The Woke, Neiman argues, insist they are on the side of progress, but in the final analysis they are enmeshed in theoretical posturing that cuts against the possibility of progress:

Most woke activists reject universalism, and stand by discourses of power, but they’re unlikely to deny they seek progress. It would be easier to believe them if they were willing to acknowledge what some forms of progress had achieved in the past. Showing how each previous step forward led to two twisted steps back can be intellectually dazzling. There are enough instances of injustice to unmask so that several lifetimes won’t suffice to do it. But without hope for putting something else in its place, such unmasking becomes an empty exercise in showing your savvy. You won’t get fooled again.

Again, the thrust of Neiman’s critique is true. But does it draw blood? Isn’t the obvious Woke response to Neiman that her critique is merely logical?  If you are engaged in a debate in which your interlocutor denies that reason is the arbiter of that debate, there’s nowhere to go… except disdain.

Disdain is not lacking in Neiman’s argument. But it is directed, by and large, at the political right rather than at the Woke themselves. “Many who can reel off sites of once-forgotten racial crimes have no idea how deeply most American historical narratives suppressed the memory of the political terror which, from 1946 to 1959 and beyond, destroyed a vibrant, interracial, socialist movement in the name of anticommunism.” The phrase “political terror” in this context is hyperbolic. If you invoke it to describe McCarthyism, what are you going to use to describe the genocides of the last century in the Soviet Union, China, or Cambodia? Getting publicly shouted down by powerful politicians or losing your livelihood because of unproven accusations is an exceedingly bad thing… and something like McCarthyism is going on today in college classrooms, faculty lounges, and even corporate boardrooms. But no one’s hands are getting fed into woodchippers. Nevertheless, Neiman can’t let go of the hyperbole; it’s too delicious since it connects her adversaries on the left (the Woke) with her adversaries on the right (conservatives): “…the woke themselves have been colonized by a row of ideologies that properly belong to the right.” This is both wrongheaded and puerile. Conservatism takes as axiomatic the fixity of human nature and defines truth as a correspondence between belief and reality; it prizes tradition, is wary of unintended consequences, and is thus resistant to change for change’s sake. These things are poisonous from a Woke perspective. Even a cursory glance at history, furthermore, reveals that bad thinking is not indigenous to either the left or the right, nor do the terms “left” and “right” even connote the same thing in all locations and times. To be a conservative in the US or UK clearly means something very different than it does in Iran.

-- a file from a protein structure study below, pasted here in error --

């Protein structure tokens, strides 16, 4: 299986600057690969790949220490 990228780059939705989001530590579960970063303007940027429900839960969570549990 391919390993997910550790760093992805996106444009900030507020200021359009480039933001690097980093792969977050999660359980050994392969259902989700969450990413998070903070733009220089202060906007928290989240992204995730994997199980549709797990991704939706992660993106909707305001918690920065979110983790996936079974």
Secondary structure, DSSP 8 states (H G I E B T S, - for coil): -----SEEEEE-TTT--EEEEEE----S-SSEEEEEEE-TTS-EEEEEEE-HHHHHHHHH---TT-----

Neiman repeatedly indulges in this sort of caricature. I can’t read her mind, but I was struck by the thought that in order to go after the specific target of her book, she felt obliged to double down on her progressive bona fides. “W.E.B. Dubois,” she writes, “is remembered as the great black intellectual he was; but, as in the case of his friend Albert Einstein, the great socialist intellectual has been quietly quarantined. Those who have internalized the view that communism and fascism are identical cannot countenance the thought of tarnishing their heroes.”

No literate person, left or right, thinks that communism and fascism are identical. On the other hand, you need to work up a considerable know-nothingness to ignore their operational similarities and fanatical commitments to teleological daydreams. One way or another, the shallow graves get filled.

And then there’s Trump. Like many on the political left, Neiman regards Trump as a reactionary figure and a fascist to boot. But insofar as Trump has a governing ideology—he’s more a cash-and-carry guy than an ideologue of any sort—it is center-right. “With apologies to Lincoln, he functions as a license to act according to the worst devils of our nature. The baleful fascination he exerts over the many who loathe him is a result of his singularity: it’s perpetually astonishing to observe a human being who behaves so differently from the rest of us.”

Neiman is right to observe the mesmerizing effect Trump has on his adversaries, but the idea that he is a “singularity” is howlingly mistaken; he is closer to a dime-a-dozen. He’s your loud uncle at the holiday dinner table, the unruly guy at the end of the bar cursing because his drink took too long to come, the retired grandmom who waits on hold for a half hour after calling CSPAN in order to share her conspiracy theory about Jews running the world. There is nothing unprecedented about Trump’s character or impulses. What’s unprecedented is that someone like him was elected president of the US. Trump is unfit for that office, obviously. But so are most of us. Imagine Al Sharpton or Eminem or any of the ladies of The View behind the Resolute Desk in the Oval Office. Their policies will be mostly a crapshoot, predicated not on reality or even Constitutionality, but on the advice of whoever whispered in their ear last. Their enemies will go ballistic. Hijinks will ensue.

As of this writing, the Woke tide seems to be receding slightly in the US and UK. Not so much because the arguments against it have proven decisive, but because the demands of the Woke themselves—principally, in the area of transgenderism—have become so offensive to common sense that only a full-on intellectual coward (or a career-minded academic) could take them seriously. Still, a great deal of shoring up needs to be done. The more voices like Neiman’s that enter the fray, the sooner the silliness will pass. The arguments of old conservative farts like me are easily dismissed as hackery. Given her unimpeachable progressive credentials, as well as her standing in academic circles—she is a recipient of the prestigious Spinoza Prize—Neiman will have much to say in how long this debate continues. My only wish, going forward, is that she focus on one adversary at a time.